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UK Civil Aviation Regulations

These are published by the CAA on our UK Regulations pages. EU Regulations and EASA Access Guides published by EASA no longer apply in the UK. Our website and publications are being reviewed to update all references. Any references to EU law and EASA Access guides should be disregarded and where applicable the equivalent UK versions referred to instead.

The Council of the European Union adopted Directive 2013/59/Euratom on 17 January 2014.

The provisions of the Directive applicable to aircrew and space crew were implemented in the UK as the Air Navigation (Cosmic Radiation: Protection of Air Crew and Space Crew and Consequential Amendments) Order 2019, which came into force on 7 August 2019.

The nature of cosmic radiation

Radiation is the transfer of energy from a source. It may be in the form of electromagnetic radiation such as x-rays and gamma rays. It may also be in the form of particles such as neutrons and protons. Cosmic radiation is the collective term for the radiation which comes from the Sun (the solar component) and from the galaxies of the Universe (the galactic component). Cosmic radiation is ionising, i.e. it can displace charged particles from atoms. This can lead to the disruption of molecules in living cells. Processes in the cell repair most of this damage. Cosmic radiation consists of a complex mixture of radiations and their interactions in the atmosphere are similarly complex. Nevertheless, the Earth's atmosphere substantially shields the Earth from cosmic radiation, and doses of cosmic radiation are greater with increasing altitude.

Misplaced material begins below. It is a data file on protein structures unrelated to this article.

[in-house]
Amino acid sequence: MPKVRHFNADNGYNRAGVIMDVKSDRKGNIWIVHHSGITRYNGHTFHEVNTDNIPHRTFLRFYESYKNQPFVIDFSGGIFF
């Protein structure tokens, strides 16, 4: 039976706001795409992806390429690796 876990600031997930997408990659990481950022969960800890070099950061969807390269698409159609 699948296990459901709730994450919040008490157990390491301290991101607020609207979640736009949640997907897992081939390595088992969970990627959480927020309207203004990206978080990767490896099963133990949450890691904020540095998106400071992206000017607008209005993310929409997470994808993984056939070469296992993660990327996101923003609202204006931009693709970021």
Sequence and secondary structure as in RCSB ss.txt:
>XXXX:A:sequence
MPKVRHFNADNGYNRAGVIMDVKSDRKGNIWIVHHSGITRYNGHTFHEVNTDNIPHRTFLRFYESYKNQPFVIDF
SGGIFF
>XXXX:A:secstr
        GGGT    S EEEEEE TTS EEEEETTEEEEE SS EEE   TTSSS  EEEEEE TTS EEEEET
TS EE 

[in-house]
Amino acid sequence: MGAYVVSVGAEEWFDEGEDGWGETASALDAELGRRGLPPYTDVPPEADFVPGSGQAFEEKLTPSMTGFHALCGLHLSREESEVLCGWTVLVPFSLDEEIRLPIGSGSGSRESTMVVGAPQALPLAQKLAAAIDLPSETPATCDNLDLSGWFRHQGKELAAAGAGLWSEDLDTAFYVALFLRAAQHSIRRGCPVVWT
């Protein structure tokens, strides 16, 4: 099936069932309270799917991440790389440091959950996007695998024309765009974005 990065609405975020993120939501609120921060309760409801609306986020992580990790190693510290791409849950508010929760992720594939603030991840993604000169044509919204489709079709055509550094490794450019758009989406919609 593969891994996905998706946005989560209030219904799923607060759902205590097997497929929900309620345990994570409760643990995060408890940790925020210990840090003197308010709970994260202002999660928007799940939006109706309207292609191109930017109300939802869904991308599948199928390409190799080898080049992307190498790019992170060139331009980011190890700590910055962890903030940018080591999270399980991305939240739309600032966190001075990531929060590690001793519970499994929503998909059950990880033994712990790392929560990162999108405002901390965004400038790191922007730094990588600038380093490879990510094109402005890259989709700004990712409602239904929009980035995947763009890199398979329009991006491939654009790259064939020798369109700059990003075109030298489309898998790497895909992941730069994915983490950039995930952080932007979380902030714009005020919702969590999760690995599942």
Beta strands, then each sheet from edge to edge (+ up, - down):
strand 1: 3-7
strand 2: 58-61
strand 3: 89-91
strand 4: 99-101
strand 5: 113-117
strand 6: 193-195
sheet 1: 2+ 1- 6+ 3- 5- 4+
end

Cosmic radiation particles may be electrically charged and so may be deflected by the Earth's magnetic field, it is for this reason that doses of cosmic radiation are greater at higher latitudes towards the Earth's magnetic poles. The deflection of cosmic radiation particles is least for higher energy particles and for particles of all energies travelling parallel to the magnetic field lines. The deflection is greatest for lower energy particles such that apart from exceptional solar events, the solar component of cosmic radiation is of no direct concern. The output of radiation from the Sun varies in an approximate 11-year cycle. At times of maximum solar output, associated with increasing numbers of sunspots, the magnetic field embedded within the Sun's radiation serves to deflect more of the galactic cosmic radiation component away from Earth. For this reason doses are about 20% lower than the mean value during maximum solar activity and about 20 % higher during solar minimum. Mainly, but not exclusively, during solar maximum there is a small probability of a solar flare giving rise to exceptionally high numbers of energetic particles such that there are increased levels of cosmic radiation at aircraft altitudes.

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Harmful effects of cosmic radiation

All living things on Earth are exposed to a background level of radiation from naturally occurring substances both on Earth and in space (see the section below called Doses from cosmic radiation).

Additionally, there may be further exposure from man-made sources such as medical x-rays. There is direct evidence that high levels of radiation are harmful to humans. It is also believed that lower levels carry a risk which is in proportion to the dose. The risks from radiation exposure are detailed in the International Commission on Radiological Protection risk estimates [2].

Close Harmful effects of cosmic radiation